This creme brûlée has a creamy silky custard with a crunchy caramelized sugar crust on top and only requires a few simple ingredients.
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Creme brûlée tastes like it is a fancy complicated dessert that can only be made by a trained chef in a fancy restaurant. Even my computer thinks so. It insists the word brûlée is spelled wrong unless I add the accents above the letters.
Creme brûlée is actually a really simple dessert that uses a couple common ingredients and just a little technique, which I can teach you.
What is creme brûlée?
The creme part of creme brulee is a custard that has a pudding like consistency. It is often made with heavy cream, eggs, sugar, and vanilla.
The brûlée portion of creme brûlée is a burnt/melted sugar crust, which is slightly warm in contrast to the chilled custard.
You can experiment and make creme brûlée your own by adding caramel, chocolate, fruit, or other flavorings to the custard.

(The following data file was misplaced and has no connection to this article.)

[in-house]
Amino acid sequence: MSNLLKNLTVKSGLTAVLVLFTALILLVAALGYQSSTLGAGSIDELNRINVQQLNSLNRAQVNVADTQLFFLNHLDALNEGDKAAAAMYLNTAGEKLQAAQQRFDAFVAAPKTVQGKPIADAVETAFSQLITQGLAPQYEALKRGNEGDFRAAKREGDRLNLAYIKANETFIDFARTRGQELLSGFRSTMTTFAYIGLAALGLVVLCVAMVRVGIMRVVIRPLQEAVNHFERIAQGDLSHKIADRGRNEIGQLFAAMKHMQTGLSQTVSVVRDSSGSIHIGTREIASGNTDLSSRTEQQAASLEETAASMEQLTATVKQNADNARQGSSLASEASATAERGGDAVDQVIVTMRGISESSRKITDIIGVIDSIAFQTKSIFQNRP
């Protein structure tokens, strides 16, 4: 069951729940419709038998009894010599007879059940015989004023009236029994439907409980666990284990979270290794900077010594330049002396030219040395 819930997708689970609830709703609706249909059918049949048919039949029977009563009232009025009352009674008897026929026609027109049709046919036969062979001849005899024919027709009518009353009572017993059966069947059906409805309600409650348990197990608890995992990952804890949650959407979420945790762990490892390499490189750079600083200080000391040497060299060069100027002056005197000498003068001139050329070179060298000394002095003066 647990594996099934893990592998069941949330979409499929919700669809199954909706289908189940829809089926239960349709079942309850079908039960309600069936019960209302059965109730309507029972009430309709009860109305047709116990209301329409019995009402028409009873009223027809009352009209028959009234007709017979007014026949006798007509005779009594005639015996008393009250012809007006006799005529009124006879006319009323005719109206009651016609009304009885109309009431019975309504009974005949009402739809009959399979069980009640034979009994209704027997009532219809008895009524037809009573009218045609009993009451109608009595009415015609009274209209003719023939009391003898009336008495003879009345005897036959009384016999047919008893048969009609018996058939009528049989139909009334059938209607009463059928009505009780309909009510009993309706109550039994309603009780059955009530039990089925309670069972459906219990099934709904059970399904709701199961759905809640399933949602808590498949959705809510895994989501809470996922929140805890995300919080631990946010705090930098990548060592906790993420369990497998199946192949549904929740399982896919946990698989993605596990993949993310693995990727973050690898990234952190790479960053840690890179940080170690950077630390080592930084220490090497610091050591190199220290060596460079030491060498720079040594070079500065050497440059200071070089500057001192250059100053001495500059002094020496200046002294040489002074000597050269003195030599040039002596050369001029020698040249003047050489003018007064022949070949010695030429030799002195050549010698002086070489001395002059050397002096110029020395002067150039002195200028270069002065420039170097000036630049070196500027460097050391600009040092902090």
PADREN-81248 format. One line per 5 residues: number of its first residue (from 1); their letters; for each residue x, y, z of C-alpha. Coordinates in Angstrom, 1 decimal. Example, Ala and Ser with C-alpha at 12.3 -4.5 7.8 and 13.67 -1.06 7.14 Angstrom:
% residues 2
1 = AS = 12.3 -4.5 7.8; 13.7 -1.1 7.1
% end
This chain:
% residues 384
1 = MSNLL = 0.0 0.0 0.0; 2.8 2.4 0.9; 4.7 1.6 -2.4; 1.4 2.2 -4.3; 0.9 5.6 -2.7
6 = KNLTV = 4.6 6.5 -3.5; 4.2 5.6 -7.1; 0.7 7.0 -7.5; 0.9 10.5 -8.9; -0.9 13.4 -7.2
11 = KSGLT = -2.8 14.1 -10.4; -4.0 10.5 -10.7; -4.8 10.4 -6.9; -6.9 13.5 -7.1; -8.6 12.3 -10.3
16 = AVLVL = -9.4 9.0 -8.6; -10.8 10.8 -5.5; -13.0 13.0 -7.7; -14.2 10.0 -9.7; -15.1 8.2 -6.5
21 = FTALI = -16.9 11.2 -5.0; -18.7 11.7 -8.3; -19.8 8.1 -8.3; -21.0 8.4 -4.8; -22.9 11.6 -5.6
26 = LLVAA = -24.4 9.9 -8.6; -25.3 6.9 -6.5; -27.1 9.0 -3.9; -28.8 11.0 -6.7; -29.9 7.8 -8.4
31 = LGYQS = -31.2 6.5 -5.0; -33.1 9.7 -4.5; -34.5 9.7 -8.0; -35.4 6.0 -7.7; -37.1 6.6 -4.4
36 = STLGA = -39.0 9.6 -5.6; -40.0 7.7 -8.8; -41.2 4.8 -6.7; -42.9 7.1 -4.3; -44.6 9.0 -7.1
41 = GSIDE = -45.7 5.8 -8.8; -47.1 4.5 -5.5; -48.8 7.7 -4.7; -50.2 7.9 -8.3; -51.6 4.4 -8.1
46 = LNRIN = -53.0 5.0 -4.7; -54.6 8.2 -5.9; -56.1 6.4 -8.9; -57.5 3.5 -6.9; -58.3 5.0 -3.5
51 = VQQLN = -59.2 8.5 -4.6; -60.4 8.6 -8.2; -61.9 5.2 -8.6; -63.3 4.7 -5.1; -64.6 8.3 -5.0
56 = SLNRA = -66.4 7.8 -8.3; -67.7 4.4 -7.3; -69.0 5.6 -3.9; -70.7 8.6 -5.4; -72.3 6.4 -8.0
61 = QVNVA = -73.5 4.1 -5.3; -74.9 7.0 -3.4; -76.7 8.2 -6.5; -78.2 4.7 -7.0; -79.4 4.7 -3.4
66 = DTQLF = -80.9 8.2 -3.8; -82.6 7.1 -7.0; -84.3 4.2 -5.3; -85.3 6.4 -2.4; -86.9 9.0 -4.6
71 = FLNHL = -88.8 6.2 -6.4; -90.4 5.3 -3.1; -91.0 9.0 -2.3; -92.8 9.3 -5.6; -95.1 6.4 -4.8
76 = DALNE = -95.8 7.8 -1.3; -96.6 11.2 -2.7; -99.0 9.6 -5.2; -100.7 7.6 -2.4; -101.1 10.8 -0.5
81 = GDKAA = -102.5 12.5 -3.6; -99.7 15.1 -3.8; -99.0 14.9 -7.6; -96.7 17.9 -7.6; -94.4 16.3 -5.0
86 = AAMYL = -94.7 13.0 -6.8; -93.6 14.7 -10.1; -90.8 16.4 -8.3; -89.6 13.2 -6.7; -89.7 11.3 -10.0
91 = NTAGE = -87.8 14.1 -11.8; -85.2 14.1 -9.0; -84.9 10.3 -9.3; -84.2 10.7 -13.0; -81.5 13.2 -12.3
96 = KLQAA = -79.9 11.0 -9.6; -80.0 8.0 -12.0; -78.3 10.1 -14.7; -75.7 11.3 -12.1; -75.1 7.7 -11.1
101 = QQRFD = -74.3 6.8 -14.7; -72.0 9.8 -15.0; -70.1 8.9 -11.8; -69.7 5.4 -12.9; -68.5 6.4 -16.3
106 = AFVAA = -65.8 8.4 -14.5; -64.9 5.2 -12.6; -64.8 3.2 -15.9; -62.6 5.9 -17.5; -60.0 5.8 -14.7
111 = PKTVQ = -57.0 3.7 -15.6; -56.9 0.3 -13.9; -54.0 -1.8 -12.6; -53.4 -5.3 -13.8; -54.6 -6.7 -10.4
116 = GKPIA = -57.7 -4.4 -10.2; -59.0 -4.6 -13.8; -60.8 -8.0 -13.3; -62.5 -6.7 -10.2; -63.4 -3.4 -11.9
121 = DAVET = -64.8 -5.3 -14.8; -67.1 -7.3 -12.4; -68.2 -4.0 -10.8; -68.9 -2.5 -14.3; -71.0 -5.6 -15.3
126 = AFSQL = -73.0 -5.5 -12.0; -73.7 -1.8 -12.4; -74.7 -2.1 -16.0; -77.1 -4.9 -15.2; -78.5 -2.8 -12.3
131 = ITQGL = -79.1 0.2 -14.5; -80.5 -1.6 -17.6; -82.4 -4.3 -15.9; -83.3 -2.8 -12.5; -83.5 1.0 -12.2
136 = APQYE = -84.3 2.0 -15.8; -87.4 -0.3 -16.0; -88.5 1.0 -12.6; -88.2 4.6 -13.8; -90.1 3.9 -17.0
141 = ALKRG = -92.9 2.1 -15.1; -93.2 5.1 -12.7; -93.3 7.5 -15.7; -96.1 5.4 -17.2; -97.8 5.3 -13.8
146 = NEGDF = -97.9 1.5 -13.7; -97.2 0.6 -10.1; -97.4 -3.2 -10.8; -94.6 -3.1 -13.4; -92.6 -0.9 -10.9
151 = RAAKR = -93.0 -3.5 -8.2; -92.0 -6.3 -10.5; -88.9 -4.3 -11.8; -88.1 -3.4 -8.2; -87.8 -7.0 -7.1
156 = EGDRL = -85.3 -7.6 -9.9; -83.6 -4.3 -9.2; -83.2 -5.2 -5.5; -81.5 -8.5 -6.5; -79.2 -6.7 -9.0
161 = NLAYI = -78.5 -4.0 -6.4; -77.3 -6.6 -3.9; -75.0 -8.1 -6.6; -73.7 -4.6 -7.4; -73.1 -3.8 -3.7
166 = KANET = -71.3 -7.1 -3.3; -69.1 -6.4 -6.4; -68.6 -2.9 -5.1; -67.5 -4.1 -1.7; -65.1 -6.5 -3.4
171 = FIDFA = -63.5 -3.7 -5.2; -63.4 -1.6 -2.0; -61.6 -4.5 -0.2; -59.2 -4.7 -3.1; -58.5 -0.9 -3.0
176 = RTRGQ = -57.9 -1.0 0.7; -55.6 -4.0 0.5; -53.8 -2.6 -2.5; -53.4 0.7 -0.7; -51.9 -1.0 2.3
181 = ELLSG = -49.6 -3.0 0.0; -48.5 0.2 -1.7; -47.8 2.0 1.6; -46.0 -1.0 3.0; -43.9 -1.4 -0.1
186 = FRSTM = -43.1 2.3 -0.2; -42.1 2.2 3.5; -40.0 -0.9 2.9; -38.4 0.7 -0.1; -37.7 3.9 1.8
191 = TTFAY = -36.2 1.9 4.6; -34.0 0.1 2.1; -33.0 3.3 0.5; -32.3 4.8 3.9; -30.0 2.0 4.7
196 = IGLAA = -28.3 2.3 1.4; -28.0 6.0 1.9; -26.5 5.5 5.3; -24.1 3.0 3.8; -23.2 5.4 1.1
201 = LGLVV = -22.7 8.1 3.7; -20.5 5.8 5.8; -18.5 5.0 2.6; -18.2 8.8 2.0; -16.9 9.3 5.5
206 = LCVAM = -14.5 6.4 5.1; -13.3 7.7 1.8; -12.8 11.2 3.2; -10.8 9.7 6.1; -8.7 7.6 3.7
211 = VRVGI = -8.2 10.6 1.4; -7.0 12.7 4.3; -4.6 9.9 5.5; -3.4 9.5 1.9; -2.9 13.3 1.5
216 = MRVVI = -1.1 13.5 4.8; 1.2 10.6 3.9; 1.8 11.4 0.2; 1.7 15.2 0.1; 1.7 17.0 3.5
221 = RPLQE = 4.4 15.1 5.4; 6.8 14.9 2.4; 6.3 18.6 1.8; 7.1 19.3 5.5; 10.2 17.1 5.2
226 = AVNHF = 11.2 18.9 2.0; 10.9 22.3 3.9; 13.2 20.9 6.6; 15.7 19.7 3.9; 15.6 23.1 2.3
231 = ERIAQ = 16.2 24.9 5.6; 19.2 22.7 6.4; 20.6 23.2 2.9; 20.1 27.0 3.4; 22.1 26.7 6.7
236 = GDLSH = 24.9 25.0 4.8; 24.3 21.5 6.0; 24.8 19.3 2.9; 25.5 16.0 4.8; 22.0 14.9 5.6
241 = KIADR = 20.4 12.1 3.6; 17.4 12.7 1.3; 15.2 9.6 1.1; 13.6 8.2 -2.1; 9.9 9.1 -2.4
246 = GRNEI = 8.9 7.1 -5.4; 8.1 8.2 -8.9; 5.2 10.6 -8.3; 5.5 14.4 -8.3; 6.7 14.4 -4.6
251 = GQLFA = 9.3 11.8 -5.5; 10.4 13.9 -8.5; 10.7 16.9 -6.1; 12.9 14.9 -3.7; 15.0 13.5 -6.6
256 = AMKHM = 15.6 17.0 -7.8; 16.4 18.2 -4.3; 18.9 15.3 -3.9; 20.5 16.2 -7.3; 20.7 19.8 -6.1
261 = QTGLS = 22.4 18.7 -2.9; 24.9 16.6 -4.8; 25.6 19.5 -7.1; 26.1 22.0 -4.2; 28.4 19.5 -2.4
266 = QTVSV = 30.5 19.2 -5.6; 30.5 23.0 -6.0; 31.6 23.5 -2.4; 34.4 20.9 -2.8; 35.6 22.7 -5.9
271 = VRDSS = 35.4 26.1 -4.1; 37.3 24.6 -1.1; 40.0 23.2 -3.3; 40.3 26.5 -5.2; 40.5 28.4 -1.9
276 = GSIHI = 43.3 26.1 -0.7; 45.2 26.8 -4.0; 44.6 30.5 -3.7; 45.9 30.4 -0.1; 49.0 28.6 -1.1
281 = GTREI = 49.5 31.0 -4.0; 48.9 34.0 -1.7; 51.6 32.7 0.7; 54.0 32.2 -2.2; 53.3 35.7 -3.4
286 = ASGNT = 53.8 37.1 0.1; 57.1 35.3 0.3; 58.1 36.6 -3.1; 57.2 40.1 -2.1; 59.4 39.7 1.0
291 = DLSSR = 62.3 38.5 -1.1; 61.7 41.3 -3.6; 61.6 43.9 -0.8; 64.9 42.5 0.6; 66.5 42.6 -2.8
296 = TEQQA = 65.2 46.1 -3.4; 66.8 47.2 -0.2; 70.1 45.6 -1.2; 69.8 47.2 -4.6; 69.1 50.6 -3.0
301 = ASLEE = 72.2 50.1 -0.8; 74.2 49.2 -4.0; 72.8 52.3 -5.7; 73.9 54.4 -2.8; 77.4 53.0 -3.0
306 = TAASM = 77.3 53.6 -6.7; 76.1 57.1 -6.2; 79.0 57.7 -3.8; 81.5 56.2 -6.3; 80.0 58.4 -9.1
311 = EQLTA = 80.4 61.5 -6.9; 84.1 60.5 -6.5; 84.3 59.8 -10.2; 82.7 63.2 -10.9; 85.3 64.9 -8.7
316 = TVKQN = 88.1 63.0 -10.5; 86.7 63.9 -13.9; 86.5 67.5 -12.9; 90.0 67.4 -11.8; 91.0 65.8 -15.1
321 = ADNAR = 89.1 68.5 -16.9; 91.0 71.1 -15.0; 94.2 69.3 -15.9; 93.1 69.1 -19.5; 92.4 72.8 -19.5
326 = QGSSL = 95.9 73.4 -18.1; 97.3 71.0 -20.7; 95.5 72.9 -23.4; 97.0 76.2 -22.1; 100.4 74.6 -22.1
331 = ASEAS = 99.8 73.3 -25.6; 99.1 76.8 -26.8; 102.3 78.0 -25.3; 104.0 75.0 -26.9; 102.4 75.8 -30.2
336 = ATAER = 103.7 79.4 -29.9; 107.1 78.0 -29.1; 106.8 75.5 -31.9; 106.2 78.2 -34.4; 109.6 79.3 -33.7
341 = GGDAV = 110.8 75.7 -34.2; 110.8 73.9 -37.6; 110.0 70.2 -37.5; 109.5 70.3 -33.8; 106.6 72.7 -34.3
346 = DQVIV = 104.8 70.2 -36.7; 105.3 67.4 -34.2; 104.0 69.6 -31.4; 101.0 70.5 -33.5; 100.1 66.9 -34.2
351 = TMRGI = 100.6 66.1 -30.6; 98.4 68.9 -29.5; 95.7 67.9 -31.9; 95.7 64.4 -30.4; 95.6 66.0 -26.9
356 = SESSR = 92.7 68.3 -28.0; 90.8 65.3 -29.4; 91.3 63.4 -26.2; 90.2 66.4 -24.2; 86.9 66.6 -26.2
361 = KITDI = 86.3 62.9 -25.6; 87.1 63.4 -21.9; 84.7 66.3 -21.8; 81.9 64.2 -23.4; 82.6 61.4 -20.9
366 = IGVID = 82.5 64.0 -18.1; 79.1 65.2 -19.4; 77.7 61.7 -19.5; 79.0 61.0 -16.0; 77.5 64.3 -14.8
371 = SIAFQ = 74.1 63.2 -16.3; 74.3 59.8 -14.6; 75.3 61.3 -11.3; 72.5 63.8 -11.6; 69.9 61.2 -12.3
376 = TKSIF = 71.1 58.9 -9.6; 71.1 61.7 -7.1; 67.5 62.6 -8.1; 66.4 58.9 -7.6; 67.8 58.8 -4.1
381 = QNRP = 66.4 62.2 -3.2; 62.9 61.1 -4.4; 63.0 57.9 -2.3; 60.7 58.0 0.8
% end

Because there are so few ingredients, now is the time to spring for the best quality ingredients you can afford.
Heavy Whipping Cream: Some recipes use a combination of both heavy whipping cream and milk to make the custard lighter. In my opinion, creme brûlée is meant to be rich so this recipe uses only heavy whipping cream.
If you want to substitute milk for some of the heavy whipping cream I would stick with a 1:1 ratio. Use one cup of heavy whipping cream and one cup of milk.
Egg Yolks: For creme brûlée you want to use just the egg yolks. Egg whites would set too firmly giving the creme brûlée a rubbery texture.
If you have never separated eggs before, check out this post from Sugar Hero where she shares four methods for separating eggs.